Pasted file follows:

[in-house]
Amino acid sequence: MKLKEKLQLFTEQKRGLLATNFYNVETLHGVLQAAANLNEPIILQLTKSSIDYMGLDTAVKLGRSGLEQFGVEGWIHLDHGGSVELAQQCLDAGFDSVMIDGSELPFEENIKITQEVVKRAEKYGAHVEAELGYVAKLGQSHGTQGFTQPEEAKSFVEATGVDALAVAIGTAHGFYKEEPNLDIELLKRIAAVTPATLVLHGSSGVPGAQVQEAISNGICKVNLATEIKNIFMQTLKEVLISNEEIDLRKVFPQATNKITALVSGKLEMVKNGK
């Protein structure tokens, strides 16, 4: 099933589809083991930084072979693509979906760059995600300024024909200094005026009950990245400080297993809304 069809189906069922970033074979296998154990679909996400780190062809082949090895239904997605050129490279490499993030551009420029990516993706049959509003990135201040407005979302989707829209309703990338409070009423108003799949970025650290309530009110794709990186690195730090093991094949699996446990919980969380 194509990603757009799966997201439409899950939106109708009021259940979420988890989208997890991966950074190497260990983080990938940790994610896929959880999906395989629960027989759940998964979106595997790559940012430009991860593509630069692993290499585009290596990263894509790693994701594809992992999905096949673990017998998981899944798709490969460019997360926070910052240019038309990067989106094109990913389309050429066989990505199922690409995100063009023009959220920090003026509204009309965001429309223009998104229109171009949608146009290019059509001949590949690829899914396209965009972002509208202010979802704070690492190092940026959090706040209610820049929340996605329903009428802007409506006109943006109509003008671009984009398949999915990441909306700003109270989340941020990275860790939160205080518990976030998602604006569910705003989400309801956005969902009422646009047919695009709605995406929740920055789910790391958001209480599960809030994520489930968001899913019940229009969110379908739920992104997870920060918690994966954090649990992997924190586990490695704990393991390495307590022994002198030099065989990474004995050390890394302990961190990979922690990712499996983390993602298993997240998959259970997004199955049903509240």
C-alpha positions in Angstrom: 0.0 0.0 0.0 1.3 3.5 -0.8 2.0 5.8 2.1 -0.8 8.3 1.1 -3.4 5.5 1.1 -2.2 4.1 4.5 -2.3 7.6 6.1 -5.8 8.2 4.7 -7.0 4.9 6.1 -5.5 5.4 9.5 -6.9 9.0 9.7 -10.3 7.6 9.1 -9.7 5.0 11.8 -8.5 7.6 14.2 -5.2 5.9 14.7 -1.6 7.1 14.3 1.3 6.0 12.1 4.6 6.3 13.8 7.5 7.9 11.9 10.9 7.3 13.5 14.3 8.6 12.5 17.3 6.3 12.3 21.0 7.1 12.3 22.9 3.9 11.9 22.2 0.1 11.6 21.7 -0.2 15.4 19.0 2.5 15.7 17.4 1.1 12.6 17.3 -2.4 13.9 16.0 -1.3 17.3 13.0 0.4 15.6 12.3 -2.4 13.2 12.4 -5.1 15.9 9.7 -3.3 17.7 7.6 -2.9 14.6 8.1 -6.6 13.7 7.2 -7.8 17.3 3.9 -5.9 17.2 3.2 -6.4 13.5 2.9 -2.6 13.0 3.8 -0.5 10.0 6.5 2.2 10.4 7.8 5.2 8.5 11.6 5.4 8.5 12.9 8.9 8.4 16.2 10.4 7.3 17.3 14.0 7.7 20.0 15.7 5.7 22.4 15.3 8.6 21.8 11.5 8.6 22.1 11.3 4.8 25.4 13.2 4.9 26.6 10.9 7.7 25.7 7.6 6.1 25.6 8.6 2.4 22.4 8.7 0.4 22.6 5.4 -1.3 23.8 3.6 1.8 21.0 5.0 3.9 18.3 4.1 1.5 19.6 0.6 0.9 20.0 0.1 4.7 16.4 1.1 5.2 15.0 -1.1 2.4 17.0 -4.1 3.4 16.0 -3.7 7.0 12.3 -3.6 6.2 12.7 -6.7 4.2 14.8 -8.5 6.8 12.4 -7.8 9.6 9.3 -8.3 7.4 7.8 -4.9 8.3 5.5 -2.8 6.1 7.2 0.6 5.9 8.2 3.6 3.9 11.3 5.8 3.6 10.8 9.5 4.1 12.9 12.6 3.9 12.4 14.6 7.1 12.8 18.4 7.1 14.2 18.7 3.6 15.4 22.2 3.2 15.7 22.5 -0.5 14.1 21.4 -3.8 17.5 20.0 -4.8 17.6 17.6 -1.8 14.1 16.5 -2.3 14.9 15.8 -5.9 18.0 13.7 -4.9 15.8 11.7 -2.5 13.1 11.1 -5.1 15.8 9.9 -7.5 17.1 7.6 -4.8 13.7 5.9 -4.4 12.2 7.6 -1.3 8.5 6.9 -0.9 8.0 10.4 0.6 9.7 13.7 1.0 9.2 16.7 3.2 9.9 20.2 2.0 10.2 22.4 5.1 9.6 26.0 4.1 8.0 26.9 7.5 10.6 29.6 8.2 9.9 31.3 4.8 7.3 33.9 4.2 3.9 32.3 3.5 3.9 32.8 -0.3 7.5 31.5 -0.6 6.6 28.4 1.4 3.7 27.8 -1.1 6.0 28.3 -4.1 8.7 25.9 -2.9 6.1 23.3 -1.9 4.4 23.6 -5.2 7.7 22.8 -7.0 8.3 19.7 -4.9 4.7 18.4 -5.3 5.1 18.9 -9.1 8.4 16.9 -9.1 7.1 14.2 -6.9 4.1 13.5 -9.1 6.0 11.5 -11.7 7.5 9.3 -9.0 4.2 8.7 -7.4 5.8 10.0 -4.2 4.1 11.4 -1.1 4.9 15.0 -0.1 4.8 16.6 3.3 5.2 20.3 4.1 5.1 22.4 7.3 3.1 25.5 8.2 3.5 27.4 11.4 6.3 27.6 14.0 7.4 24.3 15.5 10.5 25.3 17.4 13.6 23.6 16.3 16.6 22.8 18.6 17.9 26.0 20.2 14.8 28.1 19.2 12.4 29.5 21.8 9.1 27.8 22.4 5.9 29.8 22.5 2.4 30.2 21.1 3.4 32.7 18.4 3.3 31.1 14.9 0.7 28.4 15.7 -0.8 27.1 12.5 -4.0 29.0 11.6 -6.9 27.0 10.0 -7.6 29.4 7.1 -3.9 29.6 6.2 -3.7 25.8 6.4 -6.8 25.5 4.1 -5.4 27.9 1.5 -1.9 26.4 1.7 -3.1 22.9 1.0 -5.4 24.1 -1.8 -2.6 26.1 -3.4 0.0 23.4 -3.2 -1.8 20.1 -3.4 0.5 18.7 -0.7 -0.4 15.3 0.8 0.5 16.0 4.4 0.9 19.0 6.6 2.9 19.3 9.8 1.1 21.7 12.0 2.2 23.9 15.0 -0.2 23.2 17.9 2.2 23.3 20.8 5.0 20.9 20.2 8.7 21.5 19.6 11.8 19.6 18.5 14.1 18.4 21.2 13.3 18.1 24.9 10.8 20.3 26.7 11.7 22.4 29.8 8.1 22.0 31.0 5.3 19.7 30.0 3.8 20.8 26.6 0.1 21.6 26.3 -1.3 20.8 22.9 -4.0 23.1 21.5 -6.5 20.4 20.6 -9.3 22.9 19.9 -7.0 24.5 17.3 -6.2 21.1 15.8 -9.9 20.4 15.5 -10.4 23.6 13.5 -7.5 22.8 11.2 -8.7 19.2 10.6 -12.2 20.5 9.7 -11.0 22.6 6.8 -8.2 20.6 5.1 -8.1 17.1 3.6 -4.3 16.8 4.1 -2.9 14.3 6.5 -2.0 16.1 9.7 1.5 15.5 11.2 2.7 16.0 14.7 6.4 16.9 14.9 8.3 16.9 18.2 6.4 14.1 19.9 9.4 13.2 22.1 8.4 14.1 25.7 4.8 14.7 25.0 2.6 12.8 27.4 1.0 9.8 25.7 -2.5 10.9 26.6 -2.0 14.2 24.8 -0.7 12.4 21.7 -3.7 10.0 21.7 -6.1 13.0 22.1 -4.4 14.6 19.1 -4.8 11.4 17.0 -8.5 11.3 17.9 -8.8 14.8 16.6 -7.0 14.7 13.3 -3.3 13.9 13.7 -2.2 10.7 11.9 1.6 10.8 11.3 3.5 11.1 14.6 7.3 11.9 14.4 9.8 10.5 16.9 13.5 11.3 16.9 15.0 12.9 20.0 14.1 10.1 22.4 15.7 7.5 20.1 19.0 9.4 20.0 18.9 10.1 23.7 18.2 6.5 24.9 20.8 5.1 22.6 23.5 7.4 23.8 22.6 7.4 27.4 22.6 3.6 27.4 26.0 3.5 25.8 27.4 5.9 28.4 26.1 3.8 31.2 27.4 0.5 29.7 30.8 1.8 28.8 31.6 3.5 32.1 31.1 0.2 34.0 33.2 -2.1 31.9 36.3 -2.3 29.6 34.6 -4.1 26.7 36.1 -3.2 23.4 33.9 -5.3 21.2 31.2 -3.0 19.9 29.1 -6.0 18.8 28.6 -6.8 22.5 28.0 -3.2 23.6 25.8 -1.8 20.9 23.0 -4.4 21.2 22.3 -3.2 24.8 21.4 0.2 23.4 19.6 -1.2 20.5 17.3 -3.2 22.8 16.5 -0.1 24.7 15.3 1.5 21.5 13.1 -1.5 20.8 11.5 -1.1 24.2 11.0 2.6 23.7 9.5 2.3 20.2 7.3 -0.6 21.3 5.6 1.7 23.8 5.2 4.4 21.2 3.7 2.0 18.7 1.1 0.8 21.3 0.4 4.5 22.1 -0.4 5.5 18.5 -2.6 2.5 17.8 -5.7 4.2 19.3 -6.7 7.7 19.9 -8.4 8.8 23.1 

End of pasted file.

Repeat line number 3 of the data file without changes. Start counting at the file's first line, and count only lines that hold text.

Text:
């Protein structure tokens, strides 16, 4: 099933589809083991930084072979693509979906760059995600300024024909200094005026009950990245400080297993809304 069809189906069922970033074979296998154990679909996400780190062809082949090895239904997605050129490279490499993030551009420029990516993706049959509003990135201040407005979302989707829209309703990338409070009423108003799949970025650290309530009110794709990186690195730090093991094949699996446990919980969380 194509990603757009799966997201439409899950939106109708009021259940979420988890989208997890991966950074190497260990983080990938940790994610896929959880999906395989629960027989759940998964979106595997790559940012430009991860593509630069692993290499585009290596990263894509790693994701594809992992999905096949673990017998998981899944798709490969460019997360926070910052240019038309990067989106094109990913389309050429066989990505199922690409995100063009023009959220920090003026509204009309965001429309223009998104229109171009949608146009290019059509001949590949690829899914396209965009972002509208202010979802704070690492190092940026959090706040209610820049929340996605329903009428802007409506006109943006109509003008671009984009398949999915990441909306700003109270989340941020990275860790939160205080518990976030998602604006569910705003989400309801956005969902009422646009047919695009709605995406929740920055789910790391958001209480599960809030994520489930968001899913019940229009969110379908739920992104997870920060918690994966954090649990992997924190586990490695704990393991390495307590022994002198030099065989990474004995050390890394302990961190990979922690990712499996983390993602298993997240998959259970997004199955049903509240």